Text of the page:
To ensure the logistical framework required to support this basic right, clothing allowances, canteen items, and permitted personal items sent from the outside should not be limited on the basis of gender. There is no reason CSC cannot ensure that all prisoners have access to the full range of gendered clothing it offers and allows. Furthermore, gender-affirming items, like wigs and prosthetics, should be made available.
- ENSURE IMMEDIATE AND CONTINUOUS ACCESS TO QUALIFIED HEALTH PROFESSIONALS
Current CSC policy promises prisoners a referral “at the earliest opportunity” to a health care professional qualified to diagnose gender dysphoria. In practice, however, this can take upwards of several months.
Because access to this essential medical care, and to trans-inclusive psychological support services is so crucial to trans people’s mental and physical well-being, any delay is an unacceptable wait that can cause significant mental and physical harm in the interim. Therefore, it is CSC’s responsibility to provide the people it incarcerates with immediate and continuous access to this essential medical and mental health care. This will further require increasing immediate access to qualified outside health professionals.
- ALLOW PRISONERS TO CHOOSE WHICH GUARDS PERFORM SEARCHES
The sample protocol offered in the CSC Commissioner’s Directive 566-7 for strip searches and pat-downs proposes that trans prisoners who have not had genital surgery are subjected to a “split search,” meaning that areas of their bodies identified to belong to a certain gender are searched by officers of that specific gender. This would mean that a trans woman who has not undergone genital surgery would have the top part of her body searched by a female officer and the lower part of her body searched by a male officer. This regressive sample protocol, and its repeated references to a trans woman as “he” betray CSC’s confused and archaic approach to trans people.
So long as strip searches and pat-downs are performed on trans, two-spirit, genderqueer, and non-binary prisoners, the people subjected to them must be able to choose the staff member performing the search. Trans prisoners must be able to choose which of their body parts are searched by which staff member, and to select the officers administering urinalysis testing.
- ARRANGE TO OFFER PRIVATE SHOWER AND BATHROOM ACCESS
Given the particular forms of vulnerability that can be involved in using bathroom and shower facilities, CSC must make arrangements for private use of shower and bathroom facilities, should the trans, two-spirit, genderqueer, and non-binary people it incarcerates request it.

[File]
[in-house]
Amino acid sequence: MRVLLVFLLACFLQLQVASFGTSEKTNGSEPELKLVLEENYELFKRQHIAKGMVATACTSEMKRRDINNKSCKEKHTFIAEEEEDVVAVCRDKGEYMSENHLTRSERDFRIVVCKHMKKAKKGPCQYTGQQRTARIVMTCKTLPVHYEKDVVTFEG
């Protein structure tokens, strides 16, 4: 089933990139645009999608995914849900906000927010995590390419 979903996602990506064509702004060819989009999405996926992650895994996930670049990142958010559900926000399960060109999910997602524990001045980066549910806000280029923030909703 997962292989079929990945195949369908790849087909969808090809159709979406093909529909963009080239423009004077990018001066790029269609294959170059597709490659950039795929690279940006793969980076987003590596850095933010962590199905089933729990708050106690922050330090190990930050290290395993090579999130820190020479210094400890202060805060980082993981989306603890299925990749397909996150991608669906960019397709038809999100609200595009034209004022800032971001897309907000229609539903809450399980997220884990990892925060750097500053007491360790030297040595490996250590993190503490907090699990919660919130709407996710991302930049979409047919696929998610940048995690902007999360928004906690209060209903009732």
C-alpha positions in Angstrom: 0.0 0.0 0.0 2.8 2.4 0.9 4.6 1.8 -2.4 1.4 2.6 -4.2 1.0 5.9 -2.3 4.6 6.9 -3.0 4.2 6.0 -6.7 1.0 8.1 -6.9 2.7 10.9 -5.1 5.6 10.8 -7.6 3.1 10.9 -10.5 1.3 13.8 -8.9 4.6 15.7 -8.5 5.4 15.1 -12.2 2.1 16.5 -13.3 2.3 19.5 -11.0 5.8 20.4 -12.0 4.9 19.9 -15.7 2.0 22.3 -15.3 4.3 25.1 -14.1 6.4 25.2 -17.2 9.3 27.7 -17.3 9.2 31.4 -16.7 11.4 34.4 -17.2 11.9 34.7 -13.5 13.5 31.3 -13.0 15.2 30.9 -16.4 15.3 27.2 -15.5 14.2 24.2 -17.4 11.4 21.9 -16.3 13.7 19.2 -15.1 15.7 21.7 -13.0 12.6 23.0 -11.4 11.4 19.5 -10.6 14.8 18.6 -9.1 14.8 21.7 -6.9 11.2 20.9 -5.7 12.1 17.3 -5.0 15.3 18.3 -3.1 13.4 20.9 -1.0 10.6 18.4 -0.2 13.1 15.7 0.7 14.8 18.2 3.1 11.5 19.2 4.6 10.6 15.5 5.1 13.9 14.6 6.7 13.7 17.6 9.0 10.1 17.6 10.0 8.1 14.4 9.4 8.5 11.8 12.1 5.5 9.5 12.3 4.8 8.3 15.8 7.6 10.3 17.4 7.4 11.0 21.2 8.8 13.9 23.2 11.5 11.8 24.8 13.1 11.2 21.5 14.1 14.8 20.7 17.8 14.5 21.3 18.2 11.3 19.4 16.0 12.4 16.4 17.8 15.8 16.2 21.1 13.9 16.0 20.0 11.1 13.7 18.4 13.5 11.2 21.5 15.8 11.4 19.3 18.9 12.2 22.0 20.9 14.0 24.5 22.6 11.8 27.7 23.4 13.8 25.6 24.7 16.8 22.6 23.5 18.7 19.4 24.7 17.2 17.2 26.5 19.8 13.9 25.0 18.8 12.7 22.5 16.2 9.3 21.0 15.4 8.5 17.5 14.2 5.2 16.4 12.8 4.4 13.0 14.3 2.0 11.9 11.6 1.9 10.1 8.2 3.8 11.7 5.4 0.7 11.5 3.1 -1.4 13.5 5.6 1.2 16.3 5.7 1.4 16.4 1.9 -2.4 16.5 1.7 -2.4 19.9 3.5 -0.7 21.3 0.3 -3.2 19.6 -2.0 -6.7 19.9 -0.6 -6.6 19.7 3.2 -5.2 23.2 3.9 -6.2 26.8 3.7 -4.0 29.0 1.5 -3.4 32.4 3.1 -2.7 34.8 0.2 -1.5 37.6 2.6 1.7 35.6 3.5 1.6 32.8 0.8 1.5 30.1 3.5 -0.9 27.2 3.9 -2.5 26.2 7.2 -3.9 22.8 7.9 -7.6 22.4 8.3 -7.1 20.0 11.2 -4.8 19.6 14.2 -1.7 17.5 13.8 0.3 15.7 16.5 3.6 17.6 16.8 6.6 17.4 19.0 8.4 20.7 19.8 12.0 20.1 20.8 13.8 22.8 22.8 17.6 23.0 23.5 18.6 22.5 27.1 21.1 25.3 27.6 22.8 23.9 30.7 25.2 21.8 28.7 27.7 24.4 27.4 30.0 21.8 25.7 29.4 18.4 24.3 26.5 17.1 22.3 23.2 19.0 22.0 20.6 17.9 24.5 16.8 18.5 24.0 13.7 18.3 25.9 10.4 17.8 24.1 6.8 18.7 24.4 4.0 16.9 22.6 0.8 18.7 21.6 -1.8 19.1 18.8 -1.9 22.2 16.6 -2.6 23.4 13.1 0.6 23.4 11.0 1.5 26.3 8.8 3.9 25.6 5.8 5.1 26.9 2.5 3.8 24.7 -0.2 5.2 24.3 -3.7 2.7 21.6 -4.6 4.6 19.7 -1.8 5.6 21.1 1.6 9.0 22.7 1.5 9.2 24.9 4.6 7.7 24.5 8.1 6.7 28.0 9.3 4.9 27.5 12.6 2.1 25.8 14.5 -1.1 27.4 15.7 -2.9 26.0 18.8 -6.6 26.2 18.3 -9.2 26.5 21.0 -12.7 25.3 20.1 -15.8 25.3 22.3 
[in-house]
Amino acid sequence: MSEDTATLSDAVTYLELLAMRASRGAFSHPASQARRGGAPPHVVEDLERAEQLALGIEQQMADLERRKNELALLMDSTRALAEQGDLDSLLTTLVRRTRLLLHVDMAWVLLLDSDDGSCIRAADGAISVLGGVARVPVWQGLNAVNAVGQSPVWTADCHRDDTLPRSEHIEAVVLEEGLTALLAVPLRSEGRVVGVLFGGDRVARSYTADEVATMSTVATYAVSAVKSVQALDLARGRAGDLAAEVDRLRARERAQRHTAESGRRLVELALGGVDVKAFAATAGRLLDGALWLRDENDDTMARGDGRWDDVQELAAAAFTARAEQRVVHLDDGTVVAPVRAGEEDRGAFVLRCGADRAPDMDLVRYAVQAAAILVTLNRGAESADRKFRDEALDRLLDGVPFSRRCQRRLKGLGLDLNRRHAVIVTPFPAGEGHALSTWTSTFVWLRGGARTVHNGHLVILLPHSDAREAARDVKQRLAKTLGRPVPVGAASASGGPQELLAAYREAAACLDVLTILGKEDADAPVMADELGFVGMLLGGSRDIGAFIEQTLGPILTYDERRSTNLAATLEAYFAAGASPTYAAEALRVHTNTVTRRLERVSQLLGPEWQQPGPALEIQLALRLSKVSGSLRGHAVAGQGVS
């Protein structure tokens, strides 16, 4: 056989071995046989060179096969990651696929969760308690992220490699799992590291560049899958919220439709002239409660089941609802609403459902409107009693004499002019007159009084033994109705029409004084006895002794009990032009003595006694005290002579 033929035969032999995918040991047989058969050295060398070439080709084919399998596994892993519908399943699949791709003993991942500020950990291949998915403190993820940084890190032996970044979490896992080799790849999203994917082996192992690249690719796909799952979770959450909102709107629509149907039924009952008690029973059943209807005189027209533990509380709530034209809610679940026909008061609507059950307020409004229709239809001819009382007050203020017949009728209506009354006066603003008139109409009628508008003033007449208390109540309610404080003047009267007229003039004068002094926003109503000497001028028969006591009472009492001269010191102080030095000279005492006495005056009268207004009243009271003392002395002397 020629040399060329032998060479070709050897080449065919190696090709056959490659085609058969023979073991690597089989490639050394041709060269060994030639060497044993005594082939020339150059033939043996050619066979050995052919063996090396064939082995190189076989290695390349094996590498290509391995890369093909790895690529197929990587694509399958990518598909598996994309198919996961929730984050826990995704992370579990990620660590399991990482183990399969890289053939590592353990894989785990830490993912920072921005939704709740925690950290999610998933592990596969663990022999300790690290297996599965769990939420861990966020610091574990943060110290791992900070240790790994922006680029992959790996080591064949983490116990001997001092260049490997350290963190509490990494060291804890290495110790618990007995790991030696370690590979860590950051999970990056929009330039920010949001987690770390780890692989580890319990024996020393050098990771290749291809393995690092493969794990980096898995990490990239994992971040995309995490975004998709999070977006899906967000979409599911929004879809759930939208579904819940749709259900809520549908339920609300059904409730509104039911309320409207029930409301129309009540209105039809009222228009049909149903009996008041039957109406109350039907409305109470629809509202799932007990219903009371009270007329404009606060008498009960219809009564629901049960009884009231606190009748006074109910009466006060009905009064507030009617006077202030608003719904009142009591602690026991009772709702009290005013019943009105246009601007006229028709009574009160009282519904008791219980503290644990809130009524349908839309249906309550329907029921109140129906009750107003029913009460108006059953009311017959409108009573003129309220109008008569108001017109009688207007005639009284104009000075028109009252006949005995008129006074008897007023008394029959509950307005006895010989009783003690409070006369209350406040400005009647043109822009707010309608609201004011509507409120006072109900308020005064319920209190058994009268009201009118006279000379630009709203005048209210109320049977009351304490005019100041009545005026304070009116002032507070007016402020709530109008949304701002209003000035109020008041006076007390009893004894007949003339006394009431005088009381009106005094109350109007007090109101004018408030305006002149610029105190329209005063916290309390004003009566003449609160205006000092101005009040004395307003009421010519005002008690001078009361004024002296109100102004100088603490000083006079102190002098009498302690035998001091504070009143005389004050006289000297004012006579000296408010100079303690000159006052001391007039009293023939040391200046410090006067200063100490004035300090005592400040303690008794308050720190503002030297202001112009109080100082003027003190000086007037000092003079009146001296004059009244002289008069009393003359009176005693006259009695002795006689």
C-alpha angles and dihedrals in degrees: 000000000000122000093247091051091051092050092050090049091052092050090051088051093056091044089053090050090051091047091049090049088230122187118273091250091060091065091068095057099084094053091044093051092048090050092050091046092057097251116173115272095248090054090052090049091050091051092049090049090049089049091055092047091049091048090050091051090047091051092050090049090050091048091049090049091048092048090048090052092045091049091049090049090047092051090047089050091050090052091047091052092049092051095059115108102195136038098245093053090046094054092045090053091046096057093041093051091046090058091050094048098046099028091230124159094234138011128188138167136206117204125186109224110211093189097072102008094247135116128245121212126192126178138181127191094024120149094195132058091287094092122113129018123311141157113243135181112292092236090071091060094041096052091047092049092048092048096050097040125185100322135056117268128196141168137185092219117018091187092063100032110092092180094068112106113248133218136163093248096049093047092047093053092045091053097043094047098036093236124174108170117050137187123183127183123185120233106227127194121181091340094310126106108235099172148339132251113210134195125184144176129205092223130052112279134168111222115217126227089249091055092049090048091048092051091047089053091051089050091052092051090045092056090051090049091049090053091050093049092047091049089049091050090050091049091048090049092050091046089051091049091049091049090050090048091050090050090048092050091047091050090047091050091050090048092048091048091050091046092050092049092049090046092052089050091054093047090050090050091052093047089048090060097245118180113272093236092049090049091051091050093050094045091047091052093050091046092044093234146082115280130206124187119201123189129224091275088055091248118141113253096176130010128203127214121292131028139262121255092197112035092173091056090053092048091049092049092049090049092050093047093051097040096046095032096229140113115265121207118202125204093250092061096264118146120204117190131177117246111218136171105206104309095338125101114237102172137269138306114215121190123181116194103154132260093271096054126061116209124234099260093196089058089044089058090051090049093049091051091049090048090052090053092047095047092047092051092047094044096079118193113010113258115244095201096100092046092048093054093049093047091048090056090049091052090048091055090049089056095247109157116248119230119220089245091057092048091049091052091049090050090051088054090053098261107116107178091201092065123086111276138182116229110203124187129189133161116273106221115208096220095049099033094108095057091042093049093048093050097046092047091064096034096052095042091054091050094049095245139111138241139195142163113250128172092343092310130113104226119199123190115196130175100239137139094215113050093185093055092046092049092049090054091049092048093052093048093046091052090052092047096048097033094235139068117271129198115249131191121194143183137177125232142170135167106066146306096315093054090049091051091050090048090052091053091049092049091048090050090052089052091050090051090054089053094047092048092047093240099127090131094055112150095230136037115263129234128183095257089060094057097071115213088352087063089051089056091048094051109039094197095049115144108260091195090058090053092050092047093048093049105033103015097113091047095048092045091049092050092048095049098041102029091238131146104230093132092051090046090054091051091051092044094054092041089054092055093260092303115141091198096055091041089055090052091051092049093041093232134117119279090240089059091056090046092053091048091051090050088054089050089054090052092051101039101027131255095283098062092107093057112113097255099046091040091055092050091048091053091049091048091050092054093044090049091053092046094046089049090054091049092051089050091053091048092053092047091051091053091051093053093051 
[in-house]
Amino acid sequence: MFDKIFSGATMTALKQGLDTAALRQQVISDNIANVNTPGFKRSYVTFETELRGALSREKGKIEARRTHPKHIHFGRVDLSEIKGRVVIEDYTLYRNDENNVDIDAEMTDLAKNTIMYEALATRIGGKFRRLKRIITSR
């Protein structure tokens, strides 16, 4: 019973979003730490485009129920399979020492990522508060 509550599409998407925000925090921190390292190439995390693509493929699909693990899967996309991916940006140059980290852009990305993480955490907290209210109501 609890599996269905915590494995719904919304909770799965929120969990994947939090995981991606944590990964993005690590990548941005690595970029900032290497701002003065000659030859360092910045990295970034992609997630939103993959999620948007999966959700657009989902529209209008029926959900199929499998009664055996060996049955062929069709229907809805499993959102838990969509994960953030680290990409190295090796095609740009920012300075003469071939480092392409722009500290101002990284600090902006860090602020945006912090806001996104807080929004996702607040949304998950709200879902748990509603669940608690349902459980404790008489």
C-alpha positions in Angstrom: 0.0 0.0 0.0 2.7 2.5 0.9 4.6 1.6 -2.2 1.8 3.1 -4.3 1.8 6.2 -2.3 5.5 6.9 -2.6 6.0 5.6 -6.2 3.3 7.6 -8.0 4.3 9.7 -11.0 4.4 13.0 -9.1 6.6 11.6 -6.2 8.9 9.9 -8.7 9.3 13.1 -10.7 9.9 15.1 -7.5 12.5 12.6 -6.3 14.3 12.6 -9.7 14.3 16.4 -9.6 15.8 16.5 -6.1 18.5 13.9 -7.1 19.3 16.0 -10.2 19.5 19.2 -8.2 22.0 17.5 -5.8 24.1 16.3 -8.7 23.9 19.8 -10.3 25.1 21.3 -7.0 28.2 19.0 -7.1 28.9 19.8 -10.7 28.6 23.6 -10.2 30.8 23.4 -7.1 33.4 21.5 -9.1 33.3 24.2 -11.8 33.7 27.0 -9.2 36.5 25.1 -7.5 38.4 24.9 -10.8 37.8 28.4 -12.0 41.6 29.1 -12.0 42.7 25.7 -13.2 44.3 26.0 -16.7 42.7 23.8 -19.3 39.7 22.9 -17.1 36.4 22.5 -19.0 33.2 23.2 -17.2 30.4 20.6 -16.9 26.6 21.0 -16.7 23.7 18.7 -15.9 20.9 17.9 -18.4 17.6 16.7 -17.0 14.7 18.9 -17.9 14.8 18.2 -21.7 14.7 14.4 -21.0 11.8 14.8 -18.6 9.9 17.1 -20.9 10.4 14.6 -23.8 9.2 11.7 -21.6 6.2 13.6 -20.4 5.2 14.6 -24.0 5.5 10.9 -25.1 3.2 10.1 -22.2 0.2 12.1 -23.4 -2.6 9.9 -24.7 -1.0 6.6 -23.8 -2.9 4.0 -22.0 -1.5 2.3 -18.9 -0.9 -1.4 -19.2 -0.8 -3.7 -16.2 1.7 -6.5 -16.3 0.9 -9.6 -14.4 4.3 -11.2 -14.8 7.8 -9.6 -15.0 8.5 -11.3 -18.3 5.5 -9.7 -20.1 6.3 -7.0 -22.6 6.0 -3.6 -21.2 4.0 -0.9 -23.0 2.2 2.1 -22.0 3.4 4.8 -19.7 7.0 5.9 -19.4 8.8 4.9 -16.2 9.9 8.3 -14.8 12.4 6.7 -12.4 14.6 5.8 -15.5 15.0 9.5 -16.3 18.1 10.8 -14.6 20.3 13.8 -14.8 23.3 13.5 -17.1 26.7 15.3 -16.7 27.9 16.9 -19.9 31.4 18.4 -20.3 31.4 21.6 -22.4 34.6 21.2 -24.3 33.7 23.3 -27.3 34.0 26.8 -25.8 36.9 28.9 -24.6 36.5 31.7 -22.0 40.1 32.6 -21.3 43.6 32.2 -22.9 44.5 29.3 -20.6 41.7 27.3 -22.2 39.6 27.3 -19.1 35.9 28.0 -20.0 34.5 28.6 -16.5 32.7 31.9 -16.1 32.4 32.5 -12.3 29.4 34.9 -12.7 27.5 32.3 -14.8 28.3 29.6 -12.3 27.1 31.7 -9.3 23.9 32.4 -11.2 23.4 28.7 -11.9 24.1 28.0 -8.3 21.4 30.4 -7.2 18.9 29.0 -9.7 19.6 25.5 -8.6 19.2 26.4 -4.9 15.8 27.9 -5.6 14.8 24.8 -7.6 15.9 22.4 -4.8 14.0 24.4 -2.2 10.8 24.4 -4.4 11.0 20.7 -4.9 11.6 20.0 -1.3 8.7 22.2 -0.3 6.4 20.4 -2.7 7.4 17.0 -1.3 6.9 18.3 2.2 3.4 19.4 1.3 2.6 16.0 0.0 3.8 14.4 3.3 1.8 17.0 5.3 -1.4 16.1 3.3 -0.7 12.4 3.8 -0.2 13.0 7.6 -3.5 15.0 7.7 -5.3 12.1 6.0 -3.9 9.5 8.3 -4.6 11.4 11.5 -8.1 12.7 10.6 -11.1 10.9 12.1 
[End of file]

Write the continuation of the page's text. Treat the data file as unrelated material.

- EASE ACCESS FOR OUTSIDE GROUPS AND VISITORS
The approval process to for outside visitors to CSC prisons who are not immediate family members is lengthy and difficult. This is a key problem for LGBT people, who may often be alienated from family, and dependent upon friends, lovers, and chosen family for support. Maintaining links between all incarcerated people and their communities of support is in everyone’s interests. CSC must allow for visits to occur on request, as is done in many other jurisdictions (e.g. New York State, Ontario provincial prisons).
- RAISE WAGES AND LIVING ALLOWANCES
Having a little money in prison is vital. It is used to purchase personal hygiene items such as soap, razors, and shampoo; to purchase food when unable to attend meals; and to buy stamps and stationery to communicate with the outside world.
Due to discrimination in the job and housing markets and strained family networks, many trans people (like most people vulnerable to incarceration) do not have large outside financial resources to draw from, and so rely heavily on prison jobs provided by CSC. Maximum pay for these jobs is $6.90/day before deductions, and those who do not participate receive a basic living allowance of $1 to $2.50 a day. These rates have stayed the same for the past 30 years, while costs of everyday items have skyrocketed 700% according to the Office of the Correctional Investigator. Many trans prisoners have to purchase their gender-affirming items, and save for years to do so. CSC must substantially raise pay rates and the daily allowances for all prisoners, end deductions, and provide all necessary items free of charge immediately.